liability. (Id. (prayer for relief)).
argues that Scholastic's breach of contract counterclaim
must be dismissed because the License Agreement “places
obligations only on Scholastic, not Vanderbilt, ” and
the License Agreement does not require Vanderbilt to return
alleged overpayments. (Doc. No. 138 at 4-7.) Scholastic
relies on Sections 1.7 and 9.1(a) on royalty payments, and
argues that no express contractual language is required for
it to recover overpayments. (Doc. No. 148 at 6-9.) Vanderbilt
relies on the same argument for dismissal of Scholastic's
breach of the implied covenant of good faith and fair dealing
counterclaim. (Doc. No. 138 at 7-9.) Scholastic contends that
even if the License Agreement does not explicitly require
Vanderbilt to return mistaken overpayments, an implied duty
claim is viable because a reasonable person in
Scholastic's position would understand that Vanderbilt
would be required to repay any mistaken overpayments.
intertwined claims are governed by New York law and thus the
analogous case of Orange County Choppers, Inc. v. Olaes
Enterprises, Inc., 497 F.Supp.2d 541 (S.D.N.Y. 2007) is
instructive. There, as here, the defendant alleged mistaken
overpayment of over $1, 000, 000 in royalties under a
licensing agreement. Id. at 559. There, as here, the
defendant sought recovery of the overpayment based upon
breach of contract and breach of the implied covenant of good
faith and fair dealing claims. Id. The court
dismissed the breach of contract claim, but not the breach of
good faith and fair dealing claim and explained:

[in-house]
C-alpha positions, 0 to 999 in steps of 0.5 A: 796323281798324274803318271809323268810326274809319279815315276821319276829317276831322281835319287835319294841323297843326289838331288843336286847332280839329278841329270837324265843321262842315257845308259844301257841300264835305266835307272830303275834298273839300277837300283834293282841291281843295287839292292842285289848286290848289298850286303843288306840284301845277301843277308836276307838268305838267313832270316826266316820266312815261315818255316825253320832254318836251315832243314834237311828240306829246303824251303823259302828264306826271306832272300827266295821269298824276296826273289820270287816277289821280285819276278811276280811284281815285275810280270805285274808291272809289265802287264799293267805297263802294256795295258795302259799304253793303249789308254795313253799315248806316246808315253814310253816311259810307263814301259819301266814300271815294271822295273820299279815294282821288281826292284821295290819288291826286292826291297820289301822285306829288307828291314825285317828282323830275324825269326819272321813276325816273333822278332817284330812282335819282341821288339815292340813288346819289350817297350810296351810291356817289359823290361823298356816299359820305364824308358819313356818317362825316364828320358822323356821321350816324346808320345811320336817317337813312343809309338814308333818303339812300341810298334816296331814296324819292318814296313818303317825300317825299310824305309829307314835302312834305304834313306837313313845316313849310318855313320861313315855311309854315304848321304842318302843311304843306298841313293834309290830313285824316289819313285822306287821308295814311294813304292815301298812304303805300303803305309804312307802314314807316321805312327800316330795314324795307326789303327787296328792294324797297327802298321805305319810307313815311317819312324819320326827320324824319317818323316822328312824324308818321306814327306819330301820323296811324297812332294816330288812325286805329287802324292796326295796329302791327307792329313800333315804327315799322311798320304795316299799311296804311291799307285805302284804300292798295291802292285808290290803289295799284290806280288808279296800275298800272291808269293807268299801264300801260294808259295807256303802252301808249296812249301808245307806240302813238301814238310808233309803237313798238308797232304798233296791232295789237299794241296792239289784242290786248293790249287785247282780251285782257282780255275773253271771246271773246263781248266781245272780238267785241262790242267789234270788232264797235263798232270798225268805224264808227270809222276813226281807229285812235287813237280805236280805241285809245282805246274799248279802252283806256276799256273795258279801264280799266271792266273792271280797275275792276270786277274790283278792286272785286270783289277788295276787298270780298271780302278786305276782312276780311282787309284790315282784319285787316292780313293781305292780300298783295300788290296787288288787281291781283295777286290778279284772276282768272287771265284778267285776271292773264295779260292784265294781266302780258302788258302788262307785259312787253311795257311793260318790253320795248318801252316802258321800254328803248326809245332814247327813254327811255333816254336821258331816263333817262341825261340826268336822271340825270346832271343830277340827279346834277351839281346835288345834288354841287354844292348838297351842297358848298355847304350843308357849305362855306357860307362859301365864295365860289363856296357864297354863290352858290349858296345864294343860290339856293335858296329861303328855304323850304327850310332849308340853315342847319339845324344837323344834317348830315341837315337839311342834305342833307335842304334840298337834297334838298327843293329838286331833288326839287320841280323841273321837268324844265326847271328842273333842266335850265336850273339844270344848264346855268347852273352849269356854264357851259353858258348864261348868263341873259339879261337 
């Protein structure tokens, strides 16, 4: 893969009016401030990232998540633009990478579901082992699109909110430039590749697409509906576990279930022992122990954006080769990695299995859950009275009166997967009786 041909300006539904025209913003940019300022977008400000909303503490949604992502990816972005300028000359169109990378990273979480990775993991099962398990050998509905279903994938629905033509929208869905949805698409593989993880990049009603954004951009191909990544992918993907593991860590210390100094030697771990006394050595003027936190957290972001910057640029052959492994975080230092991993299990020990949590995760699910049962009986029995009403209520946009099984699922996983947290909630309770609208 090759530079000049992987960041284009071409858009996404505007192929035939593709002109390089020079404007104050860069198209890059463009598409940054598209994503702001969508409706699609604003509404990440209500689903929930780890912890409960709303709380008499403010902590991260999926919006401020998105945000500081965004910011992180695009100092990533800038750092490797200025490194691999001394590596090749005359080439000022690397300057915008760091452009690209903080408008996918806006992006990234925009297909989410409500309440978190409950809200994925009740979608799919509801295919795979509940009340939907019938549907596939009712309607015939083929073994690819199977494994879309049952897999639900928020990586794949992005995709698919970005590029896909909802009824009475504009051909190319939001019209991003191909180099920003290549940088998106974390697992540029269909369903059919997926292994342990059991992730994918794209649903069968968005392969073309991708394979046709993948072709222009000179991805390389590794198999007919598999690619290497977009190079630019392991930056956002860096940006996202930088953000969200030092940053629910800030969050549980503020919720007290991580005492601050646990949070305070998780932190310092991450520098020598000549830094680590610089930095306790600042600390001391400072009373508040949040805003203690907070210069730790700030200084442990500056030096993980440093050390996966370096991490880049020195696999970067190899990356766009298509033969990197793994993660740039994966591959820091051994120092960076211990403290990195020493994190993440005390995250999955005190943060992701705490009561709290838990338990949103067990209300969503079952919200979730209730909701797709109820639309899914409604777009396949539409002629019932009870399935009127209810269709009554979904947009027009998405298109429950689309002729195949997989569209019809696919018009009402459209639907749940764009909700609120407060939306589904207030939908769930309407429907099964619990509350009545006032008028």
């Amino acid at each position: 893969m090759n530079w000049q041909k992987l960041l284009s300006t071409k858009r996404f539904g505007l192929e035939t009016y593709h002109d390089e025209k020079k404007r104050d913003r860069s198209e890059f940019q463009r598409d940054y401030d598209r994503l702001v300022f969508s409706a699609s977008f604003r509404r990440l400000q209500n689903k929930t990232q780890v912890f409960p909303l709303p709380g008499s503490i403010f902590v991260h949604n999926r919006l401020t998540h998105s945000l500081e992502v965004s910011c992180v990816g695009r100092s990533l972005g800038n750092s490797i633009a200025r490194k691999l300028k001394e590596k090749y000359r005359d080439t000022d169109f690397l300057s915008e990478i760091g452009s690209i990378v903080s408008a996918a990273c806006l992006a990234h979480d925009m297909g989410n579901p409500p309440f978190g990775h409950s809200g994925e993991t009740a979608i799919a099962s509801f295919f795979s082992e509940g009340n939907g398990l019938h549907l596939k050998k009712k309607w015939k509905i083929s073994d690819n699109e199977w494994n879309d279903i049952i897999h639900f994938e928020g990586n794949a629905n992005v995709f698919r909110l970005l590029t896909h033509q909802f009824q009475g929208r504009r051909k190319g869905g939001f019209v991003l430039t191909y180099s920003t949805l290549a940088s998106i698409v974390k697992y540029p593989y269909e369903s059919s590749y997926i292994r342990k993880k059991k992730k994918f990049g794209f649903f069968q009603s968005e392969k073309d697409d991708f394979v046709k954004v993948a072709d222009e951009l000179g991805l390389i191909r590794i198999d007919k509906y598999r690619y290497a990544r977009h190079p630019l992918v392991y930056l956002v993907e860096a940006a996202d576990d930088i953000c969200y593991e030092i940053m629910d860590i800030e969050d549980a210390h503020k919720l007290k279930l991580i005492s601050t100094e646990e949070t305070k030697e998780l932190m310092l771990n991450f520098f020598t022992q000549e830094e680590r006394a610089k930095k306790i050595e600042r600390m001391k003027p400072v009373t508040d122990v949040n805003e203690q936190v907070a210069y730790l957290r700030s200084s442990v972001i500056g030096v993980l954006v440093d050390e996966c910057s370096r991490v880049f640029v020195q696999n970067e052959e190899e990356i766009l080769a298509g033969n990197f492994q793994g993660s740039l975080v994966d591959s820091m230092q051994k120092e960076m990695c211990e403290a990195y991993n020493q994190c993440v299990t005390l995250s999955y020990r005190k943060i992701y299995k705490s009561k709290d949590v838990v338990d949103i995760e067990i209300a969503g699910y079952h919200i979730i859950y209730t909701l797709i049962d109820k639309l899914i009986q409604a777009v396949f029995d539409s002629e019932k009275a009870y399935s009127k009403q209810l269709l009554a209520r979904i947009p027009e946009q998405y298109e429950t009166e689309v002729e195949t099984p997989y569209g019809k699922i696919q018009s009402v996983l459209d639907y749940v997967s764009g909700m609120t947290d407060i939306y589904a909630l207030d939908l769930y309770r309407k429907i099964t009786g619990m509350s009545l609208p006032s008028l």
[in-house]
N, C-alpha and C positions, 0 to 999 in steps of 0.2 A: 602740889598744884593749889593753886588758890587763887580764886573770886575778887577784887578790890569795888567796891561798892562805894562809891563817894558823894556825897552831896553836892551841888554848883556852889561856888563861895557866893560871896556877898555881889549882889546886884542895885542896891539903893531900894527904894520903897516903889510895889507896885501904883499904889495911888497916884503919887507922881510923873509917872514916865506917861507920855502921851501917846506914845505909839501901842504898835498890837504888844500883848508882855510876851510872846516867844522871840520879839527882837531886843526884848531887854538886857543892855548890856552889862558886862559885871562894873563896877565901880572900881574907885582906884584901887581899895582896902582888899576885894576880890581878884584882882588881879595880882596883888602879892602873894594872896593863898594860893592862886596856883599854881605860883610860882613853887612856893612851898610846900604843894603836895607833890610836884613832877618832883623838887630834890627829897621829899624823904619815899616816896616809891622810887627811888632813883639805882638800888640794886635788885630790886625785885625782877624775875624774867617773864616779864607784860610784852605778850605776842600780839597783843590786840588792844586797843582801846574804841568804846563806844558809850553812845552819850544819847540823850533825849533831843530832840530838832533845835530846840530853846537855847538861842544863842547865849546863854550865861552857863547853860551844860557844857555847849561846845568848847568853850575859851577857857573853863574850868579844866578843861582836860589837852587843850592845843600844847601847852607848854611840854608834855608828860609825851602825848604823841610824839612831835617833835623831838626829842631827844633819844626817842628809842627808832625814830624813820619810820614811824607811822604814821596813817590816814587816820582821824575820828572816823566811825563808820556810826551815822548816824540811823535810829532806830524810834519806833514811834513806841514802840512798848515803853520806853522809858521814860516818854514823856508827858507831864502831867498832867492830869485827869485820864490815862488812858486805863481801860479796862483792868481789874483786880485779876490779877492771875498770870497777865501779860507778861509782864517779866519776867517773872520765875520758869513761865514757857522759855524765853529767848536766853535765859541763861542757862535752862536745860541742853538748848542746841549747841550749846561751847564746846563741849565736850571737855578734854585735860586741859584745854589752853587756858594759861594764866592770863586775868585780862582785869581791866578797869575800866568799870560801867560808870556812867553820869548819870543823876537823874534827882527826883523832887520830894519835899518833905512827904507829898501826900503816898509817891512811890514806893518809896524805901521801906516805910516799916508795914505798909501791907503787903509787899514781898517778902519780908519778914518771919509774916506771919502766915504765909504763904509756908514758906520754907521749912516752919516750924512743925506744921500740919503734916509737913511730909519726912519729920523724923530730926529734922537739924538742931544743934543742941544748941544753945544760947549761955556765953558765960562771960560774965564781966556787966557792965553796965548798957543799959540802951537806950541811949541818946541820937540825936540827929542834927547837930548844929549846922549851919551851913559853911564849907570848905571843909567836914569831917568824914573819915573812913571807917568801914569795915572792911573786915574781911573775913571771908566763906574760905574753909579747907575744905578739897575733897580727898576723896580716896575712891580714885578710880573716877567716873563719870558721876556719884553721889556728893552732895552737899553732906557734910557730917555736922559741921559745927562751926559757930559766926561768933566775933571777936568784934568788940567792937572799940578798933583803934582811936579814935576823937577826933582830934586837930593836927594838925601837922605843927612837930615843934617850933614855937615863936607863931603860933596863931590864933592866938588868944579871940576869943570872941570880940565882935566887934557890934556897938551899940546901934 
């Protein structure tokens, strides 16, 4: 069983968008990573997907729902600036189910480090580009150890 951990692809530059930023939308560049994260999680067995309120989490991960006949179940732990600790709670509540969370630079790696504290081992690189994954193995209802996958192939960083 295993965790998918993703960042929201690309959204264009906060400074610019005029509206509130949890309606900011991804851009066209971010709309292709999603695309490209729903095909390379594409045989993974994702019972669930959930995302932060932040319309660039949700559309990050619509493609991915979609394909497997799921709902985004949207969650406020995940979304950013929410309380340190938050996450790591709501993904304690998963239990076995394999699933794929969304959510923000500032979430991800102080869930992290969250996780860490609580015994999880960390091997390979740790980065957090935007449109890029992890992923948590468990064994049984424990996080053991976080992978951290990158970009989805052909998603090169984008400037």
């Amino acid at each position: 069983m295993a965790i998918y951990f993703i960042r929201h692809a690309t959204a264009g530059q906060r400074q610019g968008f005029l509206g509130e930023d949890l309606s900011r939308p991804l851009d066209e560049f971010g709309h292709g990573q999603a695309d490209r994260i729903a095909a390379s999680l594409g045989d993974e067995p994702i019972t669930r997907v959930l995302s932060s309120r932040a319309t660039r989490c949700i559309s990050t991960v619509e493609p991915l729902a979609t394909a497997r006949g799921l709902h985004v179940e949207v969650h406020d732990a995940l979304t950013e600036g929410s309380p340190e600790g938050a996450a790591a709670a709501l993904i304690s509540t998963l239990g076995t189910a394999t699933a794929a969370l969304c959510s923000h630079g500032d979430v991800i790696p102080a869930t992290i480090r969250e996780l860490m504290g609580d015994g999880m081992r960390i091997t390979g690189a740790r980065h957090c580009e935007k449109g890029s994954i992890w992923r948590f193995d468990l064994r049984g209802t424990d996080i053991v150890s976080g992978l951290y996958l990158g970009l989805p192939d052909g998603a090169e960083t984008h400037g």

Although we agree that the [licensing a]greement does not
include any explicit provision that provides [defendant] the
right to reimbursement of overpaid royalties, “[u]nder
New York law, every contract contains an implied covenant of
good faith and fair dealing.” Carvel Corp. v.
Diversified Mgmt. Grp., Inc., 930 F.2d 228, 230 (2d Cir.
1991). “This covenant includes ‘an implied
undertaking on the part of each party that he will not
intentionally and purposely do anything to prevent the other
party from carrying out the agreement on his
part.'” Id. (quoting Grad v.
Roberts, 14 N.Y.2d 70, 75, (1964)). “In most
circumstances, claims for breach of contract and the covenant
of good faith and fair dealing are duplicative; however, in
some cases ‘a party may be in breach of its implied
duty of good faith and fair dealing even if it is not in
breach of its express contractual obligations.'”
Echostar DBS Corp. v. Gemstar-TV Guide Int'l,
Inc., No. 05 Civ. 8510, 2007 WL 438088, at *7 (S.D.N.Y.
Feb. 8, 2007) (quoting Chase Manhattan Bank v. Keystone
Distrib., Inc., 873 F.Supp. 808, 815 (S.D.N.Y. 1994)).
“The covenant ‘precludes each party from engaging
in conduct that will deprive the other party of the benefits
of their agreement.'” Id. (quoting
Leberman v. John Blair & Co., 880 F.2d 1555,
1560 (2d Cir. 1989)). “Hence, the covenant is violated
‘when a party to a contract acts in a manner that,
although not expressly forbidden by any contractual
provision, would deprive the other of the right to receive
the benefits under the agreement.” Id.
(quoting Don King Prods., Inc. v. Douglas, 742
F.Supp. 741, 767 (S.D.N.Y. 1990)). . . In the present case,
the [licensing a]greement obligates [defendant] to pay
[plaintiff] a certain amount of royalties in consideration
for a license to use its Property and does not expressly
prohibit [defendant] from recovering royalties mistakenly
overpaid. Thus, the [licensing a]greement's implied
covenant of good faith and fair dealing prohibits [plaintiff]
from retaining royalties that were provided to it by mistake
and to which it is not contractually entitled.
[Defendant's] claim for its alleged overpayments is thus
properly termed a breach of the covenant of good faith and
fair dealing, . . . and not a breach of any express provision
of the contract[.]
Id. at 559-60. Other courts have followed the
rationale in Orange County Choppers. See,
e.g., Wiseman v. ING Groep, N.V., 16-cv-07587
(AJN), 2017 WL 4712417, at *8 (S.D.N.Y. Sept. 28, 2017);
Dorset Indus., Inc. v. Unified Grocers, Inc., 893
F.Supp.2d 395, 407 (S.D.N.Y. 2012); 511W. 232nd